# Linear fitting in physics experiments with errors

• I
kvothe18
Hello!

I have a question that maybe has to do more with Mathematics, but if you do experimental physics you find it quite often.

Let's assume that we want to measure two quantities x and y that we know that they relate to each other linearly. So we have a set of data points xi and yi, i=1,...,n, and we want to make a linear fit. According to the method of least squeares there exist formulas for a, b, where y=a+bx, and their errors da and db. These formulas, if I'm not wrong, are these in the following link: http://prntscr.com/iz15tk ( [ ] means sum)

But in the most common case, for each xi and yi value we have an error dxi and dyi, i =1,...,n respectively. In this case which are the formulas about a, b, da, db? Of course these values shoud be different from the first case. I've searched on the internet but I couldn't find anything in this general case.

Do you have any ideas?
Thank you.

Homework Helper
Hello!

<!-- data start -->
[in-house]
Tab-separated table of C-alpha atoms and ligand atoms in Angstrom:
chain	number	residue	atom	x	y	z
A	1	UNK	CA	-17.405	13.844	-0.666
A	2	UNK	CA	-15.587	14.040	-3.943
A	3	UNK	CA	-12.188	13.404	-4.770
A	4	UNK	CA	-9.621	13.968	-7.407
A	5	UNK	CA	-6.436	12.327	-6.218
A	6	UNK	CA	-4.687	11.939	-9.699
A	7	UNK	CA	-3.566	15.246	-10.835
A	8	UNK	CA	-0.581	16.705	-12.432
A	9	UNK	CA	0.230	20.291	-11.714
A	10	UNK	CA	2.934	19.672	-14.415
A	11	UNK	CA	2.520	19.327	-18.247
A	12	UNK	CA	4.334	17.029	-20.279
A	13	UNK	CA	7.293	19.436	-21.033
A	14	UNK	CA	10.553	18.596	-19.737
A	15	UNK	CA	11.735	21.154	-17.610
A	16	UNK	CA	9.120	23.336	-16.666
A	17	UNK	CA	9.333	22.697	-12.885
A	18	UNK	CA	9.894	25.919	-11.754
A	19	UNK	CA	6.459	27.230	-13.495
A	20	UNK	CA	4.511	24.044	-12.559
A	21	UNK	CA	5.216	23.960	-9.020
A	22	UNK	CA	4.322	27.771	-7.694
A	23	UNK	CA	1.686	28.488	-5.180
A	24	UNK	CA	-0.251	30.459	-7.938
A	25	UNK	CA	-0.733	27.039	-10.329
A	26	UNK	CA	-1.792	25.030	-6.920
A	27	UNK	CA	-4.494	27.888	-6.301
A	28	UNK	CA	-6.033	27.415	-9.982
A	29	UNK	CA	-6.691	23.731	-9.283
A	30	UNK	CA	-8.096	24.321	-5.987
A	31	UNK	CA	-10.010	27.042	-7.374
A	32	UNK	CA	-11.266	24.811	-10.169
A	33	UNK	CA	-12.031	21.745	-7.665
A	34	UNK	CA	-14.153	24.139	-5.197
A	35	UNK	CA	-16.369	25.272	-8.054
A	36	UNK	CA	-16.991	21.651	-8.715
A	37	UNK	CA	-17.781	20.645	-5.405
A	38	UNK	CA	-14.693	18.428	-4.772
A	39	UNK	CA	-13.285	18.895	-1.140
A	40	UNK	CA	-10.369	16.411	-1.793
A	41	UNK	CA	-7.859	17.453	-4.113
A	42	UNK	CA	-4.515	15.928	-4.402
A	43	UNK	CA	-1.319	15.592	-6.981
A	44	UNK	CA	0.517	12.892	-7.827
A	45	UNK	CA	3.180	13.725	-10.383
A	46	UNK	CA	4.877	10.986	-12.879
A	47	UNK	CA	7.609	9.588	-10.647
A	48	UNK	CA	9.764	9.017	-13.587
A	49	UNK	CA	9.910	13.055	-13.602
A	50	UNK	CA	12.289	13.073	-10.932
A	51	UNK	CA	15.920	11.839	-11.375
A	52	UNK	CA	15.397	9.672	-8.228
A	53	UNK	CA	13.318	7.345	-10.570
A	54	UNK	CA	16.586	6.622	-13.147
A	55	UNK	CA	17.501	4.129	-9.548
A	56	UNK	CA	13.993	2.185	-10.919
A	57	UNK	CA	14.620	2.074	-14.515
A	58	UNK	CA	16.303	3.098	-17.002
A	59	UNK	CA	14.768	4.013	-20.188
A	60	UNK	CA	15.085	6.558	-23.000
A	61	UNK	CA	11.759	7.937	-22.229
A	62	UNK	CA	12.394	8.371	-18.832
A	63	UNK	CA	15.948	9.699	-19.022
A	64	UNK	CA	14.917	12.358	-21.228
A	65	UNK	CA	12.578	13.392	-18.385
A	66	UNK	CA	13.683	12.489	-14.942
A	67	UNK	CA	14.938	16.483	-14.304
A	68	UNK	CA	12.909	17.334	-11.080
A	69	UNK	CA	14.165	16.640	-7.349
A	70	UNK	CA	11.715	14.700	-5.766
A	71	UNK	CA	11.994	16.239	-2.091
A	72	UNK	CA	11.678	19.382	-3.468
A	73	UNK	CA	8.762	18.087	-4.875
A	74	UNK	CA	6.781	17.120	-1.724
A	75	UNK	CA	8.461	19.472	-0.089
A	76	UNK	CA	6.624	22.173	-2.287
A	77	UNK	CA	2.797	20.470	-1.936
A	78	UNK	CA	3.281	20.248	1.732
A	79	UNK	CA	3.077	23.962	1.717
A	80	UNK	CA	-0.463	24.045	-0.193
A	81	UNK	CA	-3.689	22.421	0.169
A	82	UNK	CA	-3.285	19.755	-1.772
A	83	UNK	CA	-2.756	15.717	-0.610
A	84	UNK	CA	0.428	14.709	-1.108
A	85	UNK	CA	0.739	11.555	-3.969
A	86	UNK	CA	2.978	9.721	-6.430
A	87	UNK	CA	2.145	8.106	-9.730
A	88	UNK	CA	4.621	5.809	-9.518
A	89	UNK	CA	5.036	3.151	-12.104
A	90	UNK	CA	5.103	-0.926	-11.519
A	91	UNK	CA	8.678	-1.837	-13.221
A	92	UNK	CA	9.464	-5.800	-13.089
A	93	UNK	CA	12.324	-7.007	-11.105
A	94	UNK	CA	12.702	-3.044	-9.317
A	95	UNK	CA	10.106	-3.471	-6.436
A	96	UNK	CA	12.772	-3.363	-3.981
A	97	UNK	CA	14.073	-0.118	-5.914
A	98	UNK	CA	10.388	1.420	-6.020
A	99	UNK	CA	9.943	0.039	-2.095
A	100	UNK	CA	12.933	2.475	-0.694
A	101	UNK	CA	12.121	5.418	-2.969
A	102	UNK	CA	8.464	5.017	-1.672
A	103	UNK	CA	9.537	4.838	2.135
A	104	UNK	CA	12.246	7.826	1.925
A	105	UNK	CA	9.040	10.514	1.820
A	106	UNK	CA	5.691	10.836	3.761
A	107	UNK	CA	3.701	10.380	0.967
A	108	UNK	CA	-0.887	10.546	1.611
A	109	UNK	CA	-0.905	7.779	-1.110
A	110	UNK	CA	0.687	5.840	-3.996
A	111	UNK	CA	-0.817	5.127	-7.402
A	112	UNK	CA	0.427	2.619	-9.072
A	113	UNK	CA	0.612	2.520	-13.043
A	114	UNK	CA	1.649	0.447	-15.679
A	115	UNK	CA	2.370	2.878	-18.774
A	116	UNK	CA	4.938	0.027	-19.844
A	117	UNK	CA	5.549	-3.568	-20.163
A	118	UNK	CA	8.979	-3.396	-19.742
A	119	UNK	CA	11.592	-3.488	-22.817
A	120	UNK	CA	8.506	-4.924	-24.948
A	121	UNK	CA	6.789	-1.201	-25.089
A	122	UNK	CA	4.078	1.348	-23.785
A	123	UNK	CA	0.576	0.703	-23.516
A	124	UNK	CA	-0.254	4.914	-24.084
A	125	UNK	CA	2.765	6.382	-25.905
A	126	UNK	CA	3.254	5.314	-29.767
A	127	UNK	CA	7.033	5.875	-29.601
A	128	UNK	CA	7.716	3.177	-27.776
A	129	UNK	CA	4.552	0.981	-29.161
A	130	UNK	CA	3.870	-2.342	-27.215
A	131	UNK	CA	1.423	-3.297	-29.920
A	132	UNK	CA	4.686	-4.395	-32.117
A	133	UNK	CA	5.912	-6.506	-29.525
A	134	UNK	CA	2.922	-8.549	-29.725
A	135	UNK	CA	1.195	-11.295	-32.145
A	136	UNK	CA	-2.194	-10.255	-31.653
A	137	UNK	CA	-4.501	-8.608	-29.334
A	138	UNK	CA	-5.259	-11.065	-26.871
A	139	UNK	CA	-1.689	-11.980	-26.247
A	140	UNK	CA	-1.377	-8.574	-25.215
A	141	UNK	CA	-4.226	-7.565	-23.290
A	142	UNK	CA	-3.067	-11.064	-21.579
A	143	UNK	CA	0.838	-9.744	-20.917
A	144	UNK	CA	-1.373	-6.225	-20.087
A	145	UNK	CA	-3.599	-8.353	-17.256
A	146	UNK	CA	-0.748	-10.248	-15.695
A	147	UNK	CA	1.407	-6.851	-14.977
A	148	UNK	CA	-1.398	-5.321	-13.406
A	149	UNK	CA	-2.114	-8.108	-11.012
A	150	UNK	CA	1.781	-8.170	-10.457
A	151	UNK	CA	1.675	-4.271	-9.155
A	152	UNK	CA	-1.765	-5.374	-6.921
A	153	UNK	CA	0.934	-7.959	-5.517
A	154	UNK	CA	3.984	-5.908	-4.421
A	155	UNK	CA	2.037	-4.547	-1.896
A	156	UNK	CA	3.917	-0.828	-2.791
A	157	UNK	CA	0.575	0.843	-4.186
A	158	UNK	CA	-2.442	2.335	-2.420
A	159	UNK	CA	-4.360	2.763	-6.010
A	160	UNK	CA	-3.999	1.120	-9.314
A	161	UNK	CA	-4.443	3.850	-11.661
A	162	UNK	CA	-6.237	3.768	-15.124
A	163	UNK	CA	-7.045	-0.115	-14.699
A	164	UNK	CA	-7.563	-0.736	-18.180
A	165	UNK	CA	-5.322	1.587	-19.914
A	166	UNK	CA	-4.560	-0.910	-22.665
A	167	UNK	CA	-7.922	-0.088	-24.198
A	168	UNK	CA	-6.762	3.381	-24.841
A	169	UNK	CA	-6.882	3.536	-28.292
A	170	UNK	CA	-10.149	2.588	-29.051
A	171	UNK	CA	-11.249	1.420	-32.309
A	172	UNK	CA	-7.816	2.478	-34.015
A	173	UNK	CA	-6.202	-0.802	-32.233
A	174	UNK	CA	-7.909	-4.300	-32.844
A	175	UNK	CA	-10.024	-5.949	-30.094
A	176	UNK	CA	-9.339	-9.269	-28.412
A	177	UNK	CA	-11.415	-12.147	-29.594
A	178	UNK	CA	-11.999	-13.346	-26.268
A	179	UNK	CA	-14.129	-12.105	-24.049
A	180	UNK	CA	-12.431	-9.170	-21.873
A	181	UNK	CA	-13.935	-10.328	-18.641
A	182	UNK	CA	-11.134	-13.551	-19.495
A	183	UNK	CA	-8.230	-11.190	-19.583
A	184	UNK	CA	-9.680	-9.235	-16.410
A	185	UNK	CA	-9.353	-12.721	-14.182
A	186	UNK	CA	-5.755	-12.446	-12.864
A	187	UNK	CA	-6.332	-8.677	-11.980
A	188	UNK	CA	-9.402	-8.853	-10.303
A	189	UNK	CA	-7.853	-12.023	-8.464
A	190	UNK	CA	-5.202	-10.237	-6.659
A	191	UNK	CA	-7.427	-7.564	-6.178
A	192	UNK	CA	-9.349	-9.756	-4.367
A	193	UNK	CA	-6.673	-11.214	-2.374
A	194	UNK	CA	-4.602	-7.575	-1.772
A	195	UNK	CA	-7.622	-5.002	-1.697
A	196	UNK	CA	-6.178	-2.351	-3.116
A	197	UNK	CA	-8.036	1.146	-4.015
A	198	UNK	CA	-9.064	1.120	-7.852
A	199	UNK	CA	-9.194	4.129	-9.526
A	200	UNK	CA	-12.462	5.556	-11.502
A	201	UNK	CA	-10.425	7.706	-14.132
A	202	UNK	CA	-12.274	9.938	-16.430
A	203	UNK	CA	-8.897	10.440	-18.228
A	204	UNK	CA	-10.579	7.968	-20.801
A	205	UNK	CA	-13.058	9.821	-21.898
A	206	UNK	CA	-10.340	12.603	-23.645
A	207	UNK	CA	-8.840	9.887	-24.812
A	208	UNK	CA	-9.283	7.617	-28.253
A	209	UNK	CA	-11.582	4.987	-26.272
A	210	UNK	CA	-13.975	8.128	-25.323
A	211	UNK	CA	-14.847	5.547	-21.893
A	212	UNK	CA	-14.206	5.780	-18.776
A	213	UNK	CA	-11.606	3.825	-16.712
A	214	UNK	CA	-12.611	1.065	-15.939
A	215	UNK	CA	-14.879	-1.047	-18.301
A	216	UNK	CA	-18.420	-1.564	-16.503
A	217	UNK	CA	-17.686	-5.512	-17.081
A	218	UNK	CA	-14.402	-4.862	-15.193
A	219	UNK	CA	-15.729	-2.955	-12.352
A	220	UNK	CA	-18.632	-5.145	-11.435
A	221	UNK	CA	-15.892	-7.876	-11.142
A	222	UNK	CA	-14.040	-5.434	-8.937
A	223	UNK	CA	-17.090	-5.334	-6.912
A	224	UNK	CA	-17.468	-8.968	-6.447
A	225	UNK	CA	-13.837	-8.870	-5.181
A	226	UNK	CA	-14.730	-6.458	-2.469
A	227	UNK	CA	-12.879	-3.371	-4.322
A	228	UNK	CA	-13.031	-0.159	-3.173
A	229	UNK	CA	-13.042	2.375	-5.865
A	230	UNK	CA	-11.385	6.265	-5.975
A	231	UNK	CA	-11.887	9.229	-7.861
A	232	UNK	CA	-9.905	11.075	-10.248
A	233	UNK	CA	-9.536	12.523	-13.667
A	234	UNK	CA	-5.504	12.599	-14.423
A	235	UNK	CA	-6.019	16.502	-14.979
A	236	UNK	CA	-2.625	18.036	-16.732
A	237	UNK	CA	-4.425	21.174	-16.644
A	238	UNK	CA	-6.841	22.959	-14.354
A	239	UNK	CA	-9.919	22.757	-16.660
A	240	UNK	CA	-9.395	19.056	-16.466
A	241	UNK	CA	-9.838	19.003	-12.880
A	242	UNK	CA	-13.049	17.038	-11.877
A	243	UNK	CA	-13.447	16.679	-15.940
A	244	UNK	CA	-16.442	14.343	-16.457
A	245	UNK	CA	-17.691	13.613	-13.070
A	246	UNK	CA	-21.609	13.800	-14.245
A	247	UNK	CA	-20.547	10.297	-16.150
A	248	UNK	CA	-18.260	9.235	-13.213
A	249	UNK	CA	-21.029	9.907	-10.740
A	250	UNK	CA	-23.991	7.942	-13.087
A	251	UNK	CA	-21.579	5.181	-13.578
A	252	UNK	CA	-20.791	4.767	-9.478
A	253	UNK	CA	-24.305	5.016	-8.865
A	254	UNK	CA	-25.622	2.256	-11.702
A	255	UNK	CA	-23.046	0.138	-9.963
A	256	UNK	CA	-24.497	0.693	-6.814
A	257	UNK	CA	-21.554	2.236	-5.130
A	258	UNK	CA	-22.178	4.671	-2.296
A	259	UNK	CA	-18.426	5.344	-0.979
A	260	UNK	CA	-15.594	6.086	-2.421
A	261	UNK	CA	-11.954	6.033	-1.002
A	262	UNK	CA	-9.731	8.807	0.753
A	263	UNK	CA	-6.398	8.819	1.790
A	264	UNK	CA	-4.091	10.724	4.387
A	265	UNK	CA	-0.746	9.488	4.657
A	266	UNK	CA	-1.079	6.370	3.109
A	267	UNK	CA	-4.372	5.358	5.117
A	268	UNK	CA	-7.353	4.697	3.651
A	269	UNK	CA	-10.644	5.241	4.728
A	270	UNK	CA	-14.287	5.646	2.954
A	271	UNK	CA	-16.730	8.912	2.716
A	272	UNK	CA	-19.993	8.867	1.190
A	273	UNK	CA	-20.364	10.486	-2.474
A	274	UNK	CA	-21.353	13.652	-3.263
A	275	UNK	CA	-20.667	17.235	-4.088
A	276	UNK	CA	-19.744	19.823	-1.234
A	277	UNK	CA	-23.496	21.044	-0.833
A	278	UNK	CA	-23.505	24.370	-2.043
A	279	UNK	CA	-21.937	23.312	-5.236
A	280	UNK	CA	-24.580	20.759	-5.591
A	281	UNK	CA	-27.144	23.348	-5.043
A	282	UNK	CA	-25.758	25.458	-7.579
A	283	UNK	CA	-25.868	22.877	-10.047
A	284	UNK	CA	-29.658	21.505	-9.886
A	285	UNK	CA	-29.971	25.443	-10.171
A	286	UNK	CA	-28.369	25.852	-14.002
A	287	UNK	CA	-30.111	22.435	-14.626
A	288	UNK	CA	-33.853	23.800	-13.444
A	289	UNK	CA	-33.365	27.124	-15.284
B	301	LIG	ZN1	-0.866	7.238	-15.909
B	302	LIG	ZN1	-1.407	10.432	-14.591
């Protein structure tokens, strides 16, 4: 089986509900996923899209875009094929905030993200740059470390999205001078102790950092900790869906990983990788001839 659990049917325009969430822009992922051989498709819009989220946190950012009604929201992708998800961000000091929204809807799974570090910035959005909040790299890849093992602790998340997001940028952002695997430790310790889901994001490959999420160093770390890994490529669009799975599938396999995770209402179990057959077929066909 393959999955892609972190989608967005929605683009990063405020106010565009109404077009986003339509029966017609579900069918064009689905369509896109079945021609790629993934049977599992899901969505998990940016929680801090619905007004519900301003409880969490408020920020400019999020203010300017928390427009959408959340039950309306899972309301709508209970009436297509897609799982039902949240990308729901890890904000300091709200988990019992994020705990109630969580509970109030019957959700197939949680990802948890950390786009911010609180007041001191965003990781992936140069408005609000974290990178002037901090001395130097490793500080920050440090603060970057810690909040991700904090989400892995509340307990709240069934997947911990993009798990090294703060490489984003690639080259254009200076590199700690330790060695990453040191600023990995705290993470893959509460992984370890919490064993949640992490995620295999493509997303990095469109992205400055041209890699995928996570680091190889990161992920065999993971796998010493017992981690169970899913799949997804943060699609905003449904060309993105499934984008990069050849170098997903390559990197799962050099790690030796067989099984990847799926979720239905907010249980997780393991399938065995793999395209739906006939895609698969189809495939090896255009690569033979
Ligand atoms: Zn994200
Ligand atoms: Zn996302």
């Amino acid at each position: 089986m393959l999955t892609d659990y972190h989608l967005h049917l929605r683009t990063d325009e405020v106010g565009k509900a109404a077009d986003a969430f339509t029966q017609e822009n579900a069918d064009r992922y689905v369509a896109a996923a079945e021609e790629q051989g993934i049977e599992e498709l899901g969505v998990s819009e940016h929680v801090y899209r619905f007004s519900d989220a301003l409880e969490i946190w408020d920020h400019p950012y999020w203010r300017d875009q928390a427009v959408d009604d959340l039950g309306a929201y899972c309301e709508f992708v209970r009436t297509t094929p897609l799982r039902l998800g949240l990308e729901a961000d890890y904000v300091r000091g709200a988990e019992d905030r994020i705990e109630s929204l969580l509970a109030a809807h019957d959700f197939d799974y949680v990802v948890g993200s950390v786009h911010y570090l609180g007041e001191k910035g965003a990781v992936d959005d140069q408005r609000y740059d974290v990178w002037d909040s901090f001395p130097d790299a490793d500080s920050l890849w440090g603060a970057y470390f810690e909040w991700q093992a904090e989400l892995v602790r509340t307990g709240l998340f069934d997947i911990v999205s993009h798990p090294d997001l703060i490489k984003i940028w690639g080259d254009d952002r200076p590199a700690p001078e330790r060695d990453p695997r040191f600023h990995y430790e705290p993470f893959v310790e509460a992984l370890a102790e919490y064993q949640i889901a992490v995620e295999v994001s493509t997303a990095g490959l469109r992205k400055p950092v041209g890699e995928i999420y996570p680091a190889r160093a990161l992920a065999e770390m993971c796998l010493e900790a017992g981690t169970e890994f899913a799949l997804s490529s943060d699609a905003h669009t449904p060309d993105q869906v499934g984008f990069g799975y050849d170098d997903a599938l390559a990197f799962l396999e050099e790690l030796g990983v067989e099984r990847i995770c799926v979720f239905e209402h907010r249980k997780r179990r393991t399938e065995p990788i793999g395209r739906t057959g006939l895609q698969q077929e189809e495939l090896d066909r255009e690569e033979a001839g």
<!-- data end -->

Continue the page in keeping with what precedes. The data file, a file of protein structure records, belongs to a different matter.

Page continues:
I have a question that maybe has to do more with Mathematics, but if you do experimental physics you find it quite often.

Let's assume that we want to measure two quantities x and y that we know that they relate to each other linearly. So we have a set of data points xi and yi, i=1,...,n, and we want to make a linear fit. According to the method of least squeares there exist formulas for a, b, where y=a+bx, and their errors da and db. These formulas, if I'm not wrong, are these in the following link: http://prntscr.com/iz15tk ( [ ] means sum)

But in the most common case, for each xi and yi value we have an error dxi and dyi, i =1,...,n respectively. In this case which are the formulas about a, b, da, db? Of course these values shoud be different from the first case. I've searched on the internet but I couldn't find anything in this general case.

Do you have any ideas?
Thank you.
What you are looking for is called a Maximum Likelihood Estimator.